Saul Bellow: The Victim
Bellow’s second novel, which did not have the same success as its predecessor, is about our responsibility for others, if any. Asa Leventhal is the editor of a magazine. He had quarrelled with the boss of Kirby Allbee and, according to Allbee, who turns up unannounced at Leventhal’s New York apartment one summer night, is responsible for Allbee losing his job and, subsequently, his wife (because of his drinking). Even though there are obvious doubts about Leventhal’s responsibility, he does help Allbee with money and a bed. Allbee abuses Leventhal’s kindness and even tries to kill himself in the apartment.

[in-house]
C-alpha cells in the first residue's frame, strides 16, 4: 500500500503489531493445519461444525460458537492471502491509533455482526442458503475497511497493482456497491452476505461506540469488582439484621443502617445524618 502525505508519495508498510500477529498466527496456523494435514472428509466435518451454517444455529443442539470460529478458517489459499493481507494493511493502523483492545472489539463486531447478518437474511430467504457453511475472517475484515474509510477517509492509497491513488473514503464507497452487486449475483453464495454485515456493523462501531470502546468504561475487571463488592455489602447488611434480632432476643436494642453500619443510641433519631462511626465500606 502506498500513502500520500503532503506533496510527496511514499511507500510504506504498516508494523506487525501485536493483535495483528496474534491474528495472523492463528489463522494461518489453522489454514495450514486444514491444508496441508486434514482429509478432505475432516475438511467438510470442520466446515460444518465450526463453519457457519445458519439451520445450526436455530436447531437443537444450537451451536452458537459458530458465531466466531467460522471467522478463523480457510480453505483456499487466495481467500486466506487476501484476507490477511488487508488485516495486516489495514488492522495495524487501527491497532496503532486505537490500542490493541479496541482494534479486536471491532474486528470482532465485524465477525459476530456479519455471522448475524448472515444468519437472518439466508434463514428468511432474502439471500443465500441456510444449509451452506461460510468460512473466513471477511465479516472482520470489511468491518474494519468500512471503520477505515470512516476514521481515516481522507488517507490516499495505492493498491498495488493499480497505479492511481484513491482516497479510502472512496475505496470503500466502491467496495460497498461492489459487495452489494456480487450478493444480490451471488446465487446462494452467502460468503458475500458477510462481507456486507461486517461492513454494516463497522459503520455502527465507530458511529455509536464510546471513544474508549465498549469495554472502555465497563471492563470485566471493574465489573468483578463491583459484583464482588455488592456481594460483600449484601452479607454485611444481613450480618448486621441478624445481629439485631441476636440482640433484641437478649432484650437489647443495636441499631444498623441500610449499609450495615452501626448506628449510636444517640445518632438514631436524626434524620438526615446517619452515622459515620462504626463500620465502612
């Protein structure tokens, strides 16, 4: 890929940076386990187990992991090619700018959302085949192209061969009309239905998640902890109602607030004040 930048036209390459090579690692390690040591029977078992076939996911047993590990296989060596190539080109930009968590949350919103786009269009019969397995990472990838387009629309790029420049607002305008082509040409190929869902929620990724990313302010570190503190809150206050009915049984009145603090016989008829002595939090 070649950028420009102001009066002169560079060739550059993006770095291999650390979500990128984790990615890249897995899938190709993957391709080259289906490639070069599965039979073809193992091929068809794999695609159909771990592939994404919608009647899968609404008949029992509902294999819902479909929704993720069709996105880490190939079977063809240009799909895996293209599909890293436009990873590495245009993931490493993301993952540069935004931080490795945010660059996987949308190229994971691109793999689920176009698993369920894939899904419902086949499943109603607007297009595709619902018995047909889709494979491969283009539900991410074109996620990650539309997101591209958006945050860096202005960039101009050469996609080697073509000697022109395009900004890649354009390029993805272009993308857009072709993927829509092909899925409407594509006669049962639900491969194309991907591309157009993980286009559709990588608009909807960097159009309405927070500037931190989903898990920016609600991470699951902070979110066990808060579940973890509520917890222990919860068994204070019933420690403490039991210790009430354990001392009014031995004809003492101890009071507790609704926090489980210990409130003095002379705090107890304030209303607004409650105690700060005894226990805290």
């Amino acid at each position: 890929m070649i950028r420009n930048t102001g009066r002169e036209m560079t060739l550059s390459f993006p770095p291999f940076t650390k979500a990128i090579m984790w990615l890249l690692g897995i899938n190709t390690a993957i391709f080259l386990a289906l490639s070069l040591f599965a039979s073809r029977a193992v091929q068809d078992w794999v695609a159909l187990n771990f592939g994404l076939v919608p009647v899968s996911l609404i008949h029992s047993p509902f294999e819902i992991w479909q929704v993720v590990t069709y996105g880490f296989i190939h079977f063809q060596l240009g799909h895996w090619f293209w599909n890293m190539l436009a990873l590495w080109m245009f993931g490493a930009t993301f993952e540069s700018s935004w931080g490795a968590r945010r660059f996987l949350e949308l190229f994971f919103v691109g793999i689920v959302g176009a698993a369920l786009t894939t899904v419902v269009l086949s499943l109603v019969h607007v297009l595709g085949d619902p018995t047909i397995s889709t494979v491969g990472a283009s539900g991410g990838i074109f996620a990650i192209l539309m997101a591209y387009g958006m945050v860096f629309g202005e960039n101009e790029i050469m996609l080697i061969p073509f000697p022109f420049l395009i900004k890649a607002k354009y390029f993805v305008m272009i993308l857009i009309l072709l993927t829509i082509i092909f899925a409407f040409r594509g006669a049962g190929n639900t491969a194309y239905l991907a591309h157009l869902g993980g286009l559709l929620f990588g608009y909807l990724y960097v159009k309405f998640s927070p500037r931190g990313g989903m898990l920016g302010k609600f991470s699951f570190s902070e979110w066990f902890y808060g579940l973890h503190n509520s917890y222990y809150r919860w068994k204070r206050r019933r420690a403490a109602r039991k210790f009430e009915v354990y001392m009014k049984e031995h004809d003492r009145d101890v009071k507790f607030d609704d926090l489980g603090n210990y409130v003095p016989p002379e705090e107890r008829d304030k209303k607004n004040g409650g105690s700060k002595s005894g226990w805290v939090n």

At the same time, Leventhal is dealing with family problems. His own wife is away (helping her mother move) and his brother is working in Texas, having left behind his wife, Asa’s sister-in-law, Elena (who is Catholic, not Jewish). Elena calls Leventhal at work because her son, Leventhal’s nephew, Mickey, is ill. Leventhal is already concerned about the marriage to a non-Jewish family but when Mickey dies, he feels guilty, particularly as Elena’s mother blames him. All of this takes place against the background of the Nuremberg Trials and the full realisation of the Holocaust. Ultimately, Asa confronts his own demons (his mother’s insanity and his distance from his father) as well as these new ones but is now aware that no man is an island but part of a social network.
First published 1947 by Vanguard